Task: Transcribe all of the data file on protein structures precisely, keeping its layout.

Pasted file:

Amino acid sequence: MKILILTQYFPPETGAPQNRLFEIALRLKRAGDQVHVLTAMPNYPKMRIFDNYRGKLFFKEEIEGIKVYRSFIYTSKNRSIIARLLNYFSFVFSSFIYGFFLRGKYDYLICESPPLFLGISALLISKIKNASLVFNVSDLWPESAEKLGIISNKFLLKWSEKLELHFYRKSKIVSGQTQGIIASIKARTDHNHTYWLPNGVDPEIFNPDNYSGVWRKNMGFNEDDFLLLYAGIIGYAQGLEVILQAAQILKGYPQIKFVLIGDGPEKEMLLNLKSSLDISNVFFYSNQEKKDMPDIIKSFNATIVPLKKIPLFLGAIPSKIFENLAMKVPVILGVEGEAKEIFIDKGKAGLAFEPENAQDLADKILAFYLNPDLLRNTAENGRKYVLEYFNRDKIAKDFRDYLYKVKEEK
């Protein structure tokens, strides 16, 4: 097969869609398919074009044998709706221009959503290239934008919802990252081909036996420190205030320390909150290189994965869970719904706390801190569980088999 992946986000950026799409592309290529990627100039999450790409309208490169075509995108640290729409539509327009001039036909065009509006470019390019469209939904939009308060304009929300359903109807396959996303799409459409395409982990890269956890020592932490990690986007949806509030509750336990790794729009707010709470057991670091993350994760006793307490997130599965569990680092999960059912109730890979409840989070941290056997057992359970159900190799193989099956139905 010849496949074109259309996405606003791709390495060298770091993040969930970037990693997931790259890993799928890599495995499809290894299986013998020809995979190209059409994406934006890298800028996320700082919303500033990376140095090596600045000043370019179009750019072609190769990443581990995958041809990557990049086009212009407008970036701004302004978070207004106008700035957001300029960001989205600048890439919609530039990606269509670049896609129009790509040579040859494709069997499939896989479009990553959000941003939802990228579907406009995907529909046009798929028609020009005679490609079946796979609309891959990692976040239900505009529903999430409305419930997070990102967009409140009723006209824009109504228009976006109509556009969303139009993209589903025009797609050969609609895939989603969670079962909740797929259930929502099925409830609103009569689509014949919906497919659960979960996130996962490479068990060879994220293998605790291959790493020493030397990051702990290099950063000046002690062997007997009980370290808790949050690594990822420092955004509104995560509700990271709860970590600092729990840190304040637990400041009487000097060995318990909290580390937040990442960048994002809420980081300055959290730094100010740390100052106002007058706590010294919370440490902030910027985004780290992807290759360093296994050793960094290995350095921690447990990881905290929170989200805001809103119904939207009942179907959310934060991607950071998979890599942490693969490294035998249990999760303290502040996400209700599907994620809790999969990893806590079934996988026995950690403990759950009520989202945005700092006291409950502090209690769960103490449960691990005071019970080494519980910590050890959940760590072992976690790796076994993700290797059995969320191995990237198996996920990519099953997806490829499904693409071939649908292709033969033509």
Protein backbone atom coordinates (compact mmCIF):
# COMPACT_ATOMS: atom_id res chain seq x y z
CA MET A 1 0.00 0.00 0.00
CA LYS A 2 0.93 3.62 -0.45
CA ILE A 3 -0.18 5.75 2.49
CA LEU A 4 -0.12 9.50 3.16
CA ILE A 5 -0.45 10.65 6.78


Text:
Amino acid sequence: MKILILTQYFPPETGAPQNRLFEIALRLKRAGDQVHVLTAMPNYPKMRIFDNYRGKLFFKEEIEGIKVYRSFIYTSKNRSIIARLLNYFSFVFSSFIYGFFLRGKYDYLICESPPLFLGISALLISKIKNASLVFNVSDLWPESAEKLGIISNKFLLKWSEKLELHFYRKSKIVSGQTQGIIASIKARTDHNHTYWLPNGVDPEIFNPDNYSGVWRKNMGFNEDDFLLLYAGIIGYAQGLEVILQAAQILKGYPQIKFVLIGDGPEKEMLLNLKSSLDISNVFFYSNQEKKDMPDIIKSFNATIVPLKKIPLFLGAIPSKIFENLAMKVPVILGVEGEAKEIFIDKGKAGLAFEPENAQDLADKILAFYLNPDLLRNTAENGRKYVLEYFNRDKIAKDFRDYLYKVKEEK
């Protein structure tokens, strides 16, 4: 097969869609398919074009044998709706221009959503290239934008919802990252081909036996420190205030320390909150290189994965869970719904706390801190569980088999 992946986000950026799409592309290529990627100039999450790409309208490169075509995108640290729409539509327009001039036909065009509006470019390019469209939904939009308060304009929300359903109807396959996303799409459409395409982990890269956890020592932490990690986007949806509030509750336990790794729009707010709470057991670091993350994760006793307490997130599965569990680092999960059912109730890979409840989070941290056997057992359970159900190799193989099956139905 010849496949074109259309996405606003791709390495060298770091993040969930970037990693997931790259890993799928890599495995499809290894299986013998020809995979190209059409994406934006890298800028996320700082919303500033990376140095090596600045000043370019179009750019072609190769990443581990995958041809990557990049086009212009407008970036701004302004978070207004106008700035957001300029960001989205600048890439919609530039990606269509670049896609129009790509040579040859494709069997499939896989479009990553959000941003939802990228579907406009995907529909046009798929028609020009005679490609079946796979609309891959990692976040239900505009529903999430409305419930997070990102967009409140009723006209824009109504228009976006109509556009969303139009993209589903025009797609050969609609895939989603969670079962909740797929259930929502099925409830609103009569689509014949919906497919659960979960996130996962490479068990060879994220293998605790291959790493020493030397990051702990290099950063000046002690062997007997009980370290808790949050690594990822420092955004509104995560509700990271709860970590600092729990840190304040637990400041009487000097060995318990909290580390937040990442960048994002809420980081300055959290730094100010740390100052106002007058706590010294919370440490902030910027985004780290992807290759360093296994050793960094290995350095921690447990990881905290929170989200805001809103119904939207009942179907959310934060991607950071998979890599942490693969490294035998249990999760303290502040996400209700599907994620809790999969990893806590079934996988026995950690403990759950009520989202945005700092006291409950502090209690769960103490449960691990005071019970080494519980910590050890959940760590072992976690790796076994993700290797059995969320191995990237198996996920990519099953997806490829499904693409071939649908292709033969033509």
Protein backbone atom coordinates (compact mmCIF):
# COMPACT_ATOMS: atom_id res chain seq x y z
CA MET A 1 0.00 0.00 0.00
CA LYS A 2 0.93 3.62 -0.45
CA ILE A 3 -0.18 5.75 2.49
CA LEU A 4 -0.12 9.50 3.16
CA ILE A 5 -0.45 10.65 6.78